Bozica Jovic


How right was T. S. Eliot when he claimed to be able to truly venerate “tradition” in a largely disillusioned and traumatized Europe after the Great War? This paper opens the investigation by a comparison and apparent similarities between Harold Bloom’s conceptualization of poetic influence and those of T. S. Eliot dispersed among the body of his literary criticism. On one hand, Bloom maintains his idea of poets being out of necessity on the defensive mode when it comes to the influence, whereas T. S. Eliot tried to at the same time “embrace” the chaos of Modernism and his idea of a venerated, abstract and unchangeable “tradition”. For T. S. Eliot, the figure of Dante looms large on the European poetic horizon as a link between the present and the past. In order of illustration, the author of the paper emphasizes Eliot’s use of epigraphs or direct borrowings from Dante at the beginning of his poems as a means of the insertion of the great poet’s imagined “missing” link into the poetry of his day. Thus, Eliot’s legacy effortlessly engrafted itself onto that of his beloved poet master, Dante.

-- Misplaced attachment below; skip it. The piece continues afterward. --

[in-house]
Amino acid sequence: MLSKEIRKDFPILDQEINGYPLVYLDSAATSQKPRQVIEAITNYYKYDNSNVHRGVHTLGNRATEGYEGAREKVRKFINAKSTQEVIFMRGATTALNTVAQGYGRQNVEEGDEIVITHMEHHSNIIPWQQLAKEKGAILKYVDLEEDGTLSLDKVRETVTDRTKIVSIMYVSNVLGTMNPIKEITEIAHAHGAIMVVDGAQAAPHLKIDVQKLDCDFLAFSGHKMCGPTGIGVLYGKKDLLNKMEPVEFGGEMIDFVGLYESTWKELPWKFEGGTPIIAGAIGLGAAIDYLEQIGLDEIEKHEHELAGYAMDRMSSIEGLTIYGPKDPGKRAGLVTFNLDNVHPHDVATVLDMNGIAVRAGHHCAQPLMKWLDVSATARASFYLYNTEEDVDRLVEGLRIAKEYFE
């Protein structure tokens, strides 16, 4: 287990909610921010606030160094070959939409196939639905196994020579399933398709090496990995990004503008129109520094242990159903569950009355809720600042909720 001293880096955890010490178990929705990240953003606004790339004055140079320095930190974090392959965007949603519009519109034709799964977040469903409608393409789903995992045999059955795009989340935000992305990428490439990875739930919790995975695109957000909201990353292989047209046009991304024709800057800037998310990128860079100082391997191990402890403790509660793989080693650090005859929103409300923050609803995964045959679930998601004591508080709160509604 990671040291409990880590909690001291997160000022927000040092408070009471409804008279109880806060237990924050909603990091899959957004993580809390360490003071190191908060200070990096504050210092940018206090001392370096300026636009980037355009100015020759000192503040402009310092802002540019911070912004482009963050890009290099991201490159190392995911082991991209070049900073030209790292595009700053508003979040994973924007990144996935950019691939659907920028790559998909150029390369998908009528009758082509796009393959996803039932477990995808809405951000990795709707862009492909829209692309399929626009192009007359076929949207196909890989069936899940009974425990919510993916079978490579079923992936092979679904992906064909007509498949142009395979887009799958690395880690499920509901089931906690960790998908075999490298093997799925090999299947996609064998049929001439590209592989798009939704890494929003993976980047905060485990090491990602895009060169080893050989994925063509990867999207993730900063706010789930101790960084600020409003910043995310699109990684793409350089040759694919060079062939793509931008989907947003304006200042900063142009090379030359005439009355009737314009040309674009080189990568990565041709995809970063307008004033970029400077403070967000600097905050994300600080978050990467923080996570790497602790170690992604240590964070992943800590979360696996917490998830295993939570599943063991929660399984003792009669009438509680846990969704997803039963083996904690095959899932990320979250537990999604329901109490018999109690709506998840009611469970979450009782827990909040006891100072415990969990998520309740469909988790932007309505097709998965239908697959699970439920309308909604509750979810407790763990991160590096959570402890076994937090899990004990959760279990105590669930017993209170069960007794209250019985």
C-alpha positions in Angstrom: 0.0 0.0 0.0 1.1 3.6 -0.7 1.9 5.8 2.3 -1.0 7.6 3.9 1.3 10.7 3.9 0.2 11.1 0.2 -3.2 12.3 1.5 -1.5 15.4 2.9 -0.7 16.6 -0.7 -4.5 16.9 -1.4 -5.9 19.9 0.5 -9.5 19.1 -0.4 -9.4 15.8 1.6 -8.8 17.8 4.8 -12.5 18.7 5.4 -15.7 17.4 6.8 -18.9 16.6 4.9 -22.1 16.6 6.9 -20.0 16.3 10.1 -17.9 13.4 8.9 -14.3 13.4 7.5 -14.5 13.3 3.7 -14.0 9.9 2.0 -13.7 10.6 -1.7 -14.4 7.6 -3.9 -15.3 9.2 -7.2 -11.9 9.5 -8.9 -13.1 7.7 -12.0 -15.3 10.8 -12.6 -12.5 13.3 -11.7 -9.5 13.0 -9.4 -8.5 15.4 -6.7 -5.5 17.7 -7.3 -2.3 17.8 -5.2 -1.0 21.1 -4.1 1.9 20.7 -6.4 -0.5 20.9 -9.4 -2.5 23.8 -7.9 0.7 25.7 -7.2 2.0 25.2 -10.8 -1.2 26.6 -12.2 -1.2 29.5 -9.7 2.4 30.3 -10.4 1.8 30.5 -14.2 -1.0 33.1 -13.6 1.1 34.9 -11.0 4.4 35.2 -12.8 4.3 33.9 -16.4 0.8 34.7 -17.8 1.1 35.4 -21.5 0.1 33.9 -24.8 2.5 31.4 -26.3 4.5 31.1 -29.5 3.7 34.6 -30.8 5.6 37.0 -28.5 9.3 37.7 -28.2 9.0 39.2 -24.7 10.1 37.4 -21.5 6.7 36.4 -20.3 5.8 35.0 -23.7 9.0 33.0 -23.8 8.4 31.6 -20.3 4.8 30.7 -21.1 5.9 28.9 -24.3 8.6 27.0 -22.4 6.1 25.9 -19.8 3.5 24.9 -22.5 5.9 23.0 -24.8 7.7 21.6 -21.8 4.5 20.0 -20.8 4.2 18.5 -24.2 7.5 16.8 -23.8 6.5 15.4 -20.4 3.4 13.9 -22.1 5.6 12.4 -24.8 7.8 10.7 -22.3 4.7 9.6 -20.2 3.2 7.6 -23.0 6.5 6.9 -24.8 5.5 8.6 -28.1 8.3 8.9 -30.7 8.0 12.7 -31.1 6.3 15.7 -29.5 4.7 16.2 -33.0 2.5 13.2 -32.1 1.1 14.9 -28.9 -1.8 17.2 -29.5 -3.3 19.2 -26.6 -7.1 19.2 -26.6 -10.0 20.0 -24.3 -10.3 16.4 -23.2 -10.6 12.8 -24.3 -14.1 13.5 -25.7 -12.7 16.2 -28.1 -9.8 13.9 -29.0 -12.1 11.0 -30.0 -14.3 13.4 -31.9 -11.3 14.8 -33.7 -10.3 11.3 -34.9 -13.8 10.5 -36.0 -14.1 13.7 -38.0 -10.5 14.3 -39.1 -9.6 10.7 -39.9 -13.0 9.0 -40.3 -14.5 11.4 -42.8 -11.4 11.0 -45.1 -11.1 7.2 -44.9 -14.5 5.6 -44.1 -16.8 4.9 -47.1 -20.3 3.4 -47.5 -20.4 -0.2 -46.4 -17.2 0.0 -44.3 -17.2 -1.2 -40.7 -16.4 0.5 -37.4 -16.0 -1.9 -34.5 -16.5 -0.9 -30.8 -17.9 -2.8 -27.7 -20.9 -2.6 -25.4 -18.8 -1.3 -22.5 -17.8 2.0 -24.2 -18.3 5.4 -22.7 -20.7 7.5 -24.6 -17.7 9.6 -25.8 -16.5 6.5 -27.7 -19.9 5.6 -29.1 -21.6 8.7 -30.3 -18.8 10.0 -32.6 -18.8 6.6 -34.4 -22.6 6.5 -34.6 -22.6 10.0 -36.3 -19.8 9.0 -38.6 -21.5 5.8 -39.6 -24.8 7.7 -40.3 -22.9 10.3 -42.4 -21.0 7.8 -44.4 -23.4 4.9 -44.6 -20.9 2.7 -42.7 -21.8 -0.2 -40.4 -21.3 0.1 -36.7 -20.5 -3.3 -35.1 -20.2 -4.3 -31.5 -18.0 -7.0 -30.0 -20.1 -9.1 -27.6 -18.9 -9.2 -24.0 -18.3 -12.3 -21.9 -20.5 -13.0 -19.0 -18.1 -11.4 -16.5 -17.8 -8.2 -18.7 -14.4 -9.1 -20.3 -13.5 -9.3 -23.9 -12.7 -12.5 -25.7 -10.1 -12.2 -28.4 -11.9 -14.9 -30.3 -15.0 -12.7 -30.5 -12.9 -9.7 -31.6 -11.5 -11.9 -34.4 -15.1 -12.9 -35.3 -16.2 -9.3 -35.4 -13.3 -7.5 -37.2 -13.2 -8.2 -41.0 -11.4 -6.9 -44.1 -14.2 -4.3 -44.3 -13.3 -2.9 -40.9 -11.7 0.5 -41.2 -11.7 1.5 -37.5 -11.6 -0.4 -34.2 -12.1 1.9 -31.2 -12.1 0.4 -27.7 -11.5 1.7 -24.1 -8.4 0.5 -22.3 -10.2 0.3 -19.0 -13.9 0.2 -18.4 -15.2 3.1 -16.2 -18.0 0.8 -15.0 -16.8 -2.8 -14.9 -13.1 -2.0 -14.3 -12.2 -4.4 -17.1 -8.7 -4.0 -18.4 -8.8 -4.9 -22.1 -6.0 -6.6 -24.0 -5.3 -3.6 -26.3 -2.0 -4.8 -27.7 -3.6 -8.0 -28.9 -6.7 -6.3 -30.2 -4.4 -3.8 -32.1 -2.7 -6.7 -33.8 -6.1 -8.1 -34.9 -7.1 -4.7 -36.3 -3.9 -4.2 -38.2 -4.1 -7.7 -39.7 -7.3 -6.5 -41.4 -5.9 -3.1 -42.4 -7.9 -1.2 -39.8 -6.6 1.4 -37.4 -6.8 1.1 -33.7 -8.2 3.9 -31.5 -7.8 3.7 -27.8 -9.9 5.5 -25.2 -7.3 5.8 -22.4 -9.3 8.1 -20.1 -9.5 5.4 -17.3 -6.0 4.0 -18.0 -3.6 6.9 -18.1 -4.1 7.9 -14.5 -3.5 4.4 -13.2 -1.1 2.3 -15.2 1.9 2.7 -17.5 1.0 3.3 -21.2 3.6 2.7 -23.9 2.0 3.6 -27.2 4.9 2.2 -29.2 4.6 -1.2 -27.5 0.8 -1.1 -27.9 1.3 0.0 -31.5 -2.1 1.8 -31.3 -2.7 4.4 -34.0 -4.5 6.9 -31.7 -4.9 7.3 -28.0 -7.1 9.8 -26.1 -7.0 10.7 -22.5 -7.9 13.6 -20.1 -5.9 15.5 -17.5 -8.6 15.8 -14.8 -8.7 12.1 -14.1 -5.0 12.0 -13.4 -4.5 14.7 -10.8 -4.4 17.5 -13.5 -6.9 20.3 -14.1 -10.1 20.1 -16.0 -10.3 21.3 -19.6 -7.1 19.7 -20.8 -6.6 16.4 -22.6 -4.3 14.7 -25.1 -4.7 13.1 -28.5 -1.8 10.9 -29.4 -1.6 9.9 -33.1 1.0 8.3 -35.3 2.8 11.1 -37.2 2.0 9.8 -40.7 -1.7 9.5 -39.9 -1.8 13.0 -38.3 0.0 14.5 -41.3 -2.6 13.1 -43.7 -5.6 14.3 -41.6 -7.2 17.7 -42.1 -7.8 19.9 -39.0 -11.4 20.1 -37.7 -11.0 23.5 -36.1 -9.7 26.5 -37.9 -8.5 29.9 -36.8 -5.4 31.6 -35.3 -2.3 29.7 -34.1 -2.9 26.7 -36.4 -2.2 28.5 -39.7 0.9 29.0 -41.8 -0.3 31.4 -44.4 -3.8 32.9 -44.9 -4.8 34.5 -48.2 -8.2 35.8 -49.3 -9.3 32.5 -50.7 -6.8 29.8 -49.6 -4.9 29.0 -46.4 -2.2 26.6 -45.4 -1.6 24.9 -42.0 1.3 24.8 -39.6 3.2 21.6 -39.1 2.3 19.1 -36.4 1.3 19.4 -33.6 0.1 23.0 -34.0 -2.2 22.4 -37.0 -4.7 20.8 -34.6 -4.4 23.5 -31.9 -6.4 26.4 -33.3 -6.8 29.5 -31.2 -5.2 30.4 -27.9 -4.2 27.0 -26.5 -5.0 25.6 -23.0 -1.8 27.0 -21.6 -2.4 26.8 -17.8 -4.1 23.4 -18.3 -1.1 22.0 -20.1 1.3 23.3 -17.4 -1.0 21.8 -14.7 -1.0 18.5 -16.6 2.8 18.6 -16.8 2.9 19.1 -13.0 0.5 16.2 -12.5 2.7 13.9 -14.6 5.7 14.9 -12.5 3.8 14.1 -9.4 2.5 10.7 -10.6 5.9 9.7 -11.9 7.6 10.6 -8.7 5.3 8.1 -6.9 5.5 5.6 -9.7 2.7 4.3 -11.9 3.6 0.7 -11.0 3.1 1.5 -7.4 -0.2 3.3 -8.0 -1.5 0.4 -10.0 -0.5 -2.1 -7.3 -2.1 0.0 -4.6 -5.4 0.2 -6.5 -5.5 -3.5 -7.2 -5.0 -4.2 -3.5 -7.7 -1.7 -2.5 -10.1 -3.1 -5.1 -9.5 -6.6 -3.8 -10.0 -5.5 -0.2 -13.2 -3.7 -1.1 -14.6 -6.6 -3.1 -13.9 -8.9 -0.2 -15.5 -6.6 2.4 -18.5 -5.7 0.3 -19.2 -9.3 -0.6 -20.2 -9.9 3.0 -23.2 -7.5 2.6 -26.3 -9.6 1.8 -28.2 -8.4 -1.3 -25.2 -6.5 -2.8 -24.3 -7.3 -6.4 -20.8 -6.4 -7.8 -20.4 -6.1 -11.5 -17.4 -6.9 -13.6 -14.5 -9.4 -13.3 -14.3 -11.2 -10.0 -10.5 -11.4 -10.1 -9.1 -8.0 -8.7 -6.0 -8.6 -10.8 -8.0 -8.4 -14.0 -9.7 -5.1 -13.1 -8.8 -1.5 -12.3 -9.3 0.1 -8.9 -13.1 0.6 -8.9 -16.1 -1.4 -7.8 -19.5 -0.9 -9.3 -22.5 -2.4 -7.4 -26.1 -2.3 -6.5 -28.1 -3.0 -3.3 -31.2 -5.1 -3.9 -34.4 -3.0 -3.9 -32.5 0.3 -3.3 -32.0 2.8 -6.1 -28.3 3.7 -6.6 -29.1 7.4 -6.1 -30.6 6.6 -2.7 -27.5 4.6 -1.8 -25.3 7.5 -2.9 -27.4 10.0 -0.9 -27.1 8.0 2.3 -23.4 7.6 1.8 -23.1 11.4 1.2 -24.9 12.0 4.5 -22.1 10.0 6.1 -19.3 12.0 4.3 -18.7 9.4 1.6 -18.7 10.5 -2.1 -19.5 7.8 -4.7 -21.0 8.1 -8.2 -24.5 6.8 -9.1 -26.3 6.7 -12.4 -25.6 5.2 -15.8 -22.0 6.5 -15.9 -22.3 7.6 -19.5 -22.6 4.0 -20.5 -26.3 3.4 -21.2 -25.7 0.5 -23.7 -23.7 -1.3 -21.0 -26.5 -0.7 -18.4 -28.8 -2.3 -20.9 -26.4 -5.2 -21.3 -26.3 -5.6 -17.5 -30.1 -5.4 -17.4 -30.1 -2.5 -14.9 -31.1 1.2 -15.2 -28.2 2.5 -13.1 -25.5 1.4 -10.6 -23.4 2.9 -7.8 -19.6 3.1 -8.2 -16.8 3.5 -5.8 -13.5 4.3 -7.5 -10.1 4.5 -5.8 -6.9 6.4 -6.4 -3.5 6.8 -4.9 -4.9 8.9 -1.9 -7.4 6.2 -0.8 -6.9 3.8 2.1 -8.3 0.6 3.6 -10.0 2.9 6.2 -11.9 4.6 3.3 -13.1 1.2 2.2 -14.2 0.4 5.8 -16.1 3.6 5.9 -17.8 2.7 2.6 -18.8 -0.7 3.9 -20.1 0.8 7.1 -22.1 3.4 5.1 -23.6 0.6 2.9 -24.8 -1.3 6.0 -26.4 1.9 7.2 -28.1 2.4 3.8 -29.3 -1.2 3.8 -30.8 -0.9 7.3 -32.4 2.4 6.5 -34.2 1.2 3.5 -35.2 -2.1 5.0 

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tradition, disorder, Bloom, Dante

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DOI: http://dx.doi.org/10.46827/ejlll.v5i3.297


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